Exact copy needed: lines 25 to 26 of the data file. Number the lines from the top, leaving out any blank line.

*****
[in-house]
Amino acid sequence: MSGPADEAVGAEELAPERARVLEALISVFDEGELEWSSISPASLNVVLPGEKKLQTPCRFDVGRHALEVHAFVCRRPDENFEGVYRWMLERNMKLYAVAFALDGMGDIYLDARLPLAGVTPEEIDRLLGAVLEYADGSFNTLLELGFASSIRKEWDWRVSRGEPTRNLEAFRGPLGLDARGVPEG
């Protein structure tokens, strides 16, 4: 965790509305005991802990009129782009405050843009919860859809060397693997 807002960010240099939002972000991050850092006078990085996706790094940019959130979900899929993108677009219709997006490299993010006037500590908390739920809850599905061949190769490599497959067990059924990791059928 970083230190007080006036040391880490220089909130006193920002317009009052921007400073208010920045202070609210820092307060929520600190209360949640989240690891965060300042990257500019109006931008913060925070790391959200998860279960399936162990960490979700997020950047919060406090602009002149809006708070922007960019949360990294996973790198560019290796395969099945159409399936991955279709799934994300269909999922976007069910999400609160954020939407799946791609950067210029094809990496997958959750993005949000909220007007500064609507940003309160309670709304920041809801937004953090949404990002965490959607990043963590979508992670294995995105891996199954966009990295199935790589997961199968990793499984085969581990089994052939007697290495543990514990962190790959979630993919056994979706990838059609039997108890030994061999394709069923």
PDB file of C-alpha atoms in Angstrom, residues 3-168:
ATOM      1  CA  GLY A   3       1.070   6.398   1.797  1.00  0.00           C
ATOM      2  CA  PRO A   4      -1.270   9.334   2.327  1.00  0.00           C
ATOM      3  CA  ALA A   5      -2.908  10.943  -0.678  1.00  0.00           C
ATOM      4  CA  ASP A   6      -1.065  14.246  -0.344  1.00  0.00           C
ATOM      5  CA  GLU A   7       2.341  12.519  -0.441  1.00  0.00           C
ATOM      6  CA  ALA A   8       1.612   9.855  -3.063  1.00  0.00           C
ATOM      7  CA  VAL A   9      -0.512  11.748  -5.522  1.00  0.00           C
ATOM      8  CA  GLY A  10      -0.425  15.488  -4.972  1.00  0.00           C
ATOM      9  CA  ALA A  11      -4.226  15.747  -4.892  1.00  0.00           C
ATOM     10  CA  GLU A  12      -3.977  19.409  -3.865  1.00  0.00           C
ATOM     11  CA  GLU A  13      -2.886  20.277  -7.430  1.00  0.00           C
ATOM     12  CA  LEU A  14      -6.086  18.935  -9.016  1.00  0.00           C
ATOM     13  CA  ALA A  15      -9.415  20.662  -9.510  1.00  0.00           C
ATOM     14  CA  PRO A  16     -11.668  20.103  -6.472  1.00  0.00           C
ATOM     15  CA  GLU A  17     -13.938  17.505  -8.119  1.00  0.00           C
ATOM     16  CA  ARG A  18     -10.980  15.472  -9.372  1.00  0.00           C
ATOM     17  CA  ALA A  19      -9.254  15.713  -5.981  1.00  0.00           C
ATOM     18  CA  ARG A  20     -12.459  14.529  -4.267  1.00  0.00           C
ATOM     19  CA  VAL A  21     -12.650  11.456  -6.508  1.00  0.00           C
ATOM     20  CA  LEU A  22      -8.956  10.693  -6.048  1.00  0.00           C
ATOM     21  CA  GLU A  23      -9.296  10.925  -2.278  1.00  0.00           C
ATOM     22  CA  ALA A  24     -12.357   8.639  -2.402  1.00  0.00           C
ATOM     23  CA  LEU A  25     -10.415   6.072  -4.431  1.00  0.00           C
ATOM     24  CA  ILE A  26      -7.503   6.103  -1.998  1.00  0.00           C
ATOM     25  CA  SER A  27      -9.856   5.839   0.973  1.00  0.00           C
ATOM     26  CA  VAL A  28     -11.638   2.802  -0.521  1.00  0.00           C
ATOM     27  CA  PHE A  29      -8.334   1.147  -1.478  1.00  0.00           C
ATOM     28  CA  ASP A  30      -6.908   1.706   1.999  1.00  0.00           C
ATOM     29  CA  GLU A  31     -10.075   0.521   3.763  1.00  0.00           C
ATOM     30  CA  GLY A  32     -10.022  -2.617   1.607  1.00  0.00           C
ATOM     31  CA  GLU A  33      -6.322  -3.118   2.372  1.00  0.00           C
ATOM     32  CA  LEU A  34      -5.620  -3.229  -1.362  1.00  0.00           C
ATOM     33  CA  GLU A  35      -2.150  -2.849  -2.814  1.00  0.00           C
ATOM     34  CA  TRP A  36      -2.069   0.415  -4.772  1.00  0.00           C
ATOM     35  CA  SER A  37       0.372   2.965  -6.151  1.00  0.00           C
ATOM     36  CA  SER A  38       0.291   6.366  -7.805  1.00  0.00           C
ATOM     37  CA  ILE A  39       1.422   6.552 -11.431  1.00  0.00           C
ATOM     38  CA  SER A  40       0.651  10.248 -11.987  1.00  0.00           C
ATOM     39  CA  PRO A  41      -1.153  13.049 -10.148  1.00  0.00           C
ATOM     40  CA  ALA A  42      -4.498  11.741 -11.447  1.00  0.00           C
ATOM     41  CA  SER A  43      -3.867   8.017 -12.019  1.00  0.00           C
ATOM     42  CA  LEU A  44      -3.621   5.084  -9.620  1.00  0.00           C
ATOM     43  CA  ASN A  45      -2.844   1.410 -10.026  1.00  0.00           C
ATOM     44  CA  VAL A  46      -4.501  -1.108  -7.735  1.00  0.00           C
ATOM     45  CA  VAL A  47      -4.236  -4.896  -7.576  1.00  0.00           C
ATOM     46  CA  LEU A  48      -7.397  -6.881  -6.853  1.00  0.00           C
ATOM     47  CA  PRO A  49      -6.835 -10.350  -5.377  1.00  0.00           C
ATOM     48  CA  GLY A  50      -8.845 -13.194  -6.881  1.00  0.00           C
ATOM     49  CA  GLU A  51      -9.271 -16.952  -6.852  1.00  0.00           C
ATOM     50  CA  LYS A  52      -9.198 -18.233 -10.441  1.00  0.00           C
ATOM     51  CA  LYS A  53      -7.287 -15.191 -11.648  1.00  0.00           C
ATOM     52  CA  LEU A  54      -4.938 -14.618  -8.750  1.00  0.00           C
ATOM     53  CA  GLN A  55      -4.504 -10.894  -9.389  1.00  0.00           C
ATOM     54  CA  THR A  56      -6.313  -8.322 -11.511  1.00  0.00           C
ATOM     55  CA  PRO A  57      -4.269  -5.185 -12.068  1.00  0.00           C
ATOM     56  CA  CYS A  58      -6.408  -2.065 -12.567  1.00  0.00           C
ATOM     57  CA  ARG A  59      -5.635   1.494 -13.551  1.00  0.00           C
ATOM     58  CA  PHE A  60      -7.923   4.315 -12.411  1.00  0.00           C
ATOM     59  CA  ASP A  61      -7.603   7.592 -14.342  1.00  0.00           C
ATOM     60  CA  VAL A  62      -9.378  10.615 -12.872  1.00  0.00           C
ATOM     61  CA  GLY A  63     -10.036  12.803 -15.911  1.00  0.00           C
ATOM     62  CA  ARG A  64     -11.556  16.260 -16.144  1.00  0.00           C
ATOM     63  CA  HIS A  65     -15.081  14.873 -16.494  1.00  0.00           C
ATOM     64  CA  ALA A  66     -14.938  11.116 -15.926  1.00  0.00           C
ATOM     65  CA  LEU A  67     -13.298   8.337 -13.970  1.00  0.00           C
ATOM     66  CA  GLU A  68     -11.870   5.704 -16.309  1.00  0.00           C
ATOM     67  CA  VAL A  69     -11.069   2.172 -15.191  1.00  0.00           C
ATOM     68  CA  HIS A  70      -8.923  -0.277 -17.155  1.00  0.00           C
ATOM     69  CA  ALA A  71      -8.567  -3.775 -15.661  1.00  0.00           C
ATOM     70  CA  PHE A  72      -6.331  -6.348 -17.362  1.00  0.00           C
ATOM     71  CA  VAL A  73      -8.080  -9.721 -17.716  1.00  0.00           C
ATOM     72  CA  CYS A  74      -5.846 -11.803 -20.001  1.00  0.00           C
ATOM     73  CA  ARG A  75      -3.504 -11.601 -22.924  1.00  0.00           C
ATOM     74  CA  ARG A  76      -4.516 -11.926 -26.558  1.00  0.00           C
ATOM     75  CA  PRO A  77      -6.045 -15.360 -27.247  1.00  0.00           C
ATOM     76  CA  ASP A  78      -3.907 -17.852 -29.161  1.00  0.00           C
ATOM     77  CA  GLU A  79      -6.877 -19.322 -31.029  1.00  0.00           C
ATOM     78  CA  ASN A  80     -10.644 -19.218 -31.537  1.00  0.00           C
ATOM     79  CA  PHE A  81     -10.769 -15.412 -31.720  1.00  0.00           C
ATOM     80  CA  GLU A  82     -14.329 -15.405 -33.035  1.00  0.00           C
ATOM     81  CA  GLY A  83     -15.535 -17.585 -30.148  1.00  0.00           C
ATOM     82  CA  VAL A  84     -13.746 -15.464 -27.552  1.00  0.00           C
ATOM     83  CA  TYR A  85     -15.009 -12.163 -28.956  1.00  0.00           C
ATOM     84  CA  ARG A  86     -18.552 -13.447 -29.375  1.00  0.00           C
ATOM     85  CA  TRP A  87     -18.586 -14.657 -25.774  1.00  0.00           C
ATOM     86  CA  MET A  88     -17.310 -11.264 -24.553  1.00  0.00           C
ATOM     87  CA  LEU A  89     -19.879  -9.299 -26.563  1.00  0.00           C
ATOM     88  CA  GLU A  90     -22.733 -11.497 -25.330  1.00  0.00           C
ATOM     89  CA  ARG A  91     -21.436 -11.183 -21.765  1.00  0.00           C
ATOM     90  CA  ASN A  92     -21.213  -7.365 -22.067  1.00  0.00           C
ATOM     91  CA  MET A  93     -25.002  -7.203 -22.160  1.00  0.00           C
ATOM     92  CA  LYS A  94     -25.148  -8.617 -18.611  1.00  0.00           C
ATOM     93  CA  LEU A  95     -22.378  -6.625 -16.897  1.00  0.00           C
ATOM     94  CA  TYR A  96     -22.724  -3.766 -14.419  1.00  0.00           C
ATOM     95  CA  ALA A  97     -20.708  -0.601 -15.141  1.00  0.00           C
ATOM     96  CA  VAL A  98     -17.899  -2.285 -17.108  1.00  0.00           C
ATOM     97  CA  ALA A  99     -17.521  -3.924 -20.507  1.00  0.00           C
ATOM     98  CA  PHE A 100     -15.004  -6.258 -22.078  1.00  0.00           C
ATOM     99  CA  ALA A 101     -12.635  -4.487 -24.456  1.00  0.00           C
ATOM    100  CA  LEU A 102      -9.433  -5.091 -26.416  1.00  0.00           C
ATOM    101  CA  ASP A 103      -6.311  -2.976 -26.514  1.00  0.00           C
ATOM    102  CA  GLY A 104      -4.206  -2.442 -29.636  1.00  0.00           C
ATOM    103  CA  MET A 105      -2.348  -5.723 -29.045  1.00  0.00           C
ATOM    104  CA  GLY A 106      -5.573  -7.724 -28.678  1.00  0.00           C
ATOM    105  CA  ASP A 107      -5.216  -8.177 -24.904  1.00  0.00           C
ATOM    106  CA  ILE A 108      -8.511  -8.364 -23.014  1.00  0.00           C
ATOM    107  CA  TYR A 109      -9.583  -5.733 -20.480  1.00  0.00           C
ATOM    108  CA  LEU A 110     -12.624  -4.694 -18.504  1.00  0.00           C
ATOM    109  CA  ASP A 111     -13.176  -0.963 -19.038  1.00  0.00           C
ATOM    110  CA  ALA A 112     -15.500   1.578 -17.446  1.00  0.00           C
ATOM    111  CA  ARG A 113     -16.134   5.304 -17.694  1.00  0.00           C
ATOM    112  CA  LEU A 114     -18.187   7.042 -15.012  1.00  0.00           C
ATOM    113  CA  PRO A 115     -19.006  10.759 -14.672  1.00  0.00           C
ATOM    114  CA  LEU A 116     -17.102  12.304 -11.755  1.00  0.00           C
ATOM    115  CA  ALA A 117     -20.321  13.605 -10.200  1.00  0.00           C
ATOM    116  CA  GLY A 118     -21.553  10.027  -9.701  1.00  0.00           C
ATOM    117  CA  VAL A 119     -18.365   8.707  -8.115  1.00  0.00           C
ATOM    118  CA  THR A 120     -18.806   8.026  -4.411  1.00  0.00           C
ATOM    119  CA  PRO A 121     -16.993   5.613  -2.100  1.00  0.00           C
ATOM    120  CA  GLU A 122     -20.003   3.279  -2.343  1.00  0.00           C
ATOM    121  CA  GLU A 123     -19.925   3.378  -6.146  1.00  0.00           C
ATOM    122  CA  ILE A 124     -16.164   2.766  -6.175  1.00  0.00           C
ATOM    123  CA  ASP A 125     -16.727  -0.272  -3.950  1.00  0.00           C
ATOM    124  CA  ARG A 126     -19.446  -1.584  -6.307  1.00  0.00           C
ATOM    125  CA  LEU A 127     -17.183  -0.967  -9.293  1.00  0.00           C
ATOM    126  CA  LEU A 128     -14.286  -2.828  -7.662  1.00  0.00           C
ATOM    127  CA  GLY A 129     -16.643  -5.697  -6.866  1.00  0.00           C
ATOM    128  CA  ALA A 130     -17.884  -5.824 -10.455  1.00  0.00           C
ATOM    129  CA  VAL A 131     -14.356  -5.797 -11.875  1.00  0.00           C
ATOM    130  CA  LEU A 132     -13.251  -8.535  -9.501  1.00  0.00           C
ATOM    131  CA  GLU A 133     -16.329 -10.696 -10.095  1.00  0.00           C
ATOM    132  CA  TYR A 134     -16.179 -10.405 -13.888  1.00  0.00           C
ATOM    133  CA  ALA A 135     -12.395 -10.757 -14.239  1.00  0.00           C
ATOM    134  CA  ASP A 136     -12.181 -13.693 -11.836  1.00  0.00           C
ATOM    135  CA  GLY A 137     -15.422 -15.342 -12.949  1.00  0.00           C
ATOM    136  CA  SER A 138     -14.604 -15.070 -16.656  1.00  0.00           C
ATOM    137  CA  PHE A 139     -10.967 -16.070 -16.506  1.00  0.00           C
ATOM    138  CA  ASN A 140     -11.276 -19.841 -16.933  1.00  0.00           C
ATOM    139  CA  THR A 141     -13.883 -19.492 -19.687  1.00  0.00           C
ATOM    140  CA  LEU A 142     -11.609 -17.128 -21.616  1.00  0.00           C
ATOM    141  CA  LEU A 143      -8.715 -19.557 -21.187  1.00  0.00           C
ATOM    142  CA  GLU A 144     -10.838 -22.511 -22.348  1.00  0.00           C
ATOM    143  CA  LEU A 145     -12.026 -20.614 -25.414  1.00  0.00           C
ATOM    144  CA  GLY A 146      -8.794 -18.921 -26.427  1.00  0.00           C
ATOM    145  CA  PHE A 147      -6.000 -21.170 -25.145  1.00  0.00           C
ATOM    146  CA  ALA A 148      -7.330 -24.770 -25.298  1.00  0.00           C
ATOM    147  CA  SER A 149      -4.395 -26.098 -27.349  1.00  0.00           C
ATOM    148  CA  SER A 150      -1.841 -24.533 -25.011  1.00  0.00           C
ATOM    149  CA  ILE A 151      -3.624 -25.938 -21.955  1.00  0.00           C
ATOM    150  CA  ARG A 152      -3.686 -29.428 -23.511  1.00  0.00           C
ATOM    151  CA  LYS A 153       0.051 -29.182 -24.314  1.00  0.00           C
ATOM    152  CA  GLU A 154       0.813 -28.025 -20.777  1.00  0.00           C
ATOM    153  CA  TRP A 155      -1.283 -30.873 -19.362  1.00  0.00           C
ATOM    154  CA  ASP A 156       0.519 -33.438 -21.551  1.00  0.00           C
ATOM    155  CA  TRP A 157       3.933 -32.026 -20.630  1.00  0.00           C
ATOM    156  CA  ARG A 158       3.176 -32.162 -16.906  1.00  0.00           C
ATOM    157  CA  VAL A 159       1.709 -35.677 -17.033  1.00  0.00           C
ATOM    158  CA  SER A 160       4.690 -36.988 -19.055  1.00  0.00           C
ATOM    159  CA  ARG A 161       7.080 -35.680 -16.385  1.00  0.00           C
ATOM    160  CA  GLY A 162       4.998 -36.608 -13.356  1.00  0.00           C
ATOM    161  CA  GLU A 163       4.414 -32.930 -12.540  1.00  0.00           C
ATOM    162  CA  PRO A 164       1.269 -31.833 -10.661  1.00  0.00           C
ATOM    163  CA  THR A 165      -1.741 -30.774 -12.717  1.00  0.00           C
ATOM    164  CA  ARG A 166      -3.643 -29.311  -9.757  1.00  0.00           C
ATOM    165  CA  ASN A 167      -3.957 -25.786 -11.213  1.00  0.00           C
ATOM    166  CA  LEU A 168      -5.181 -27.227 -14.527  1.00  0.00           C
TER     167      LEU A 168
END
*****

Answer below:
ATOM     21  CA  GLU A  23      -9.296  10.925  -2.278  1.00  0.00           C
ATOM     22  CA  ALA A  24     -12.357   8.639  -2.402  1.00  0.00           C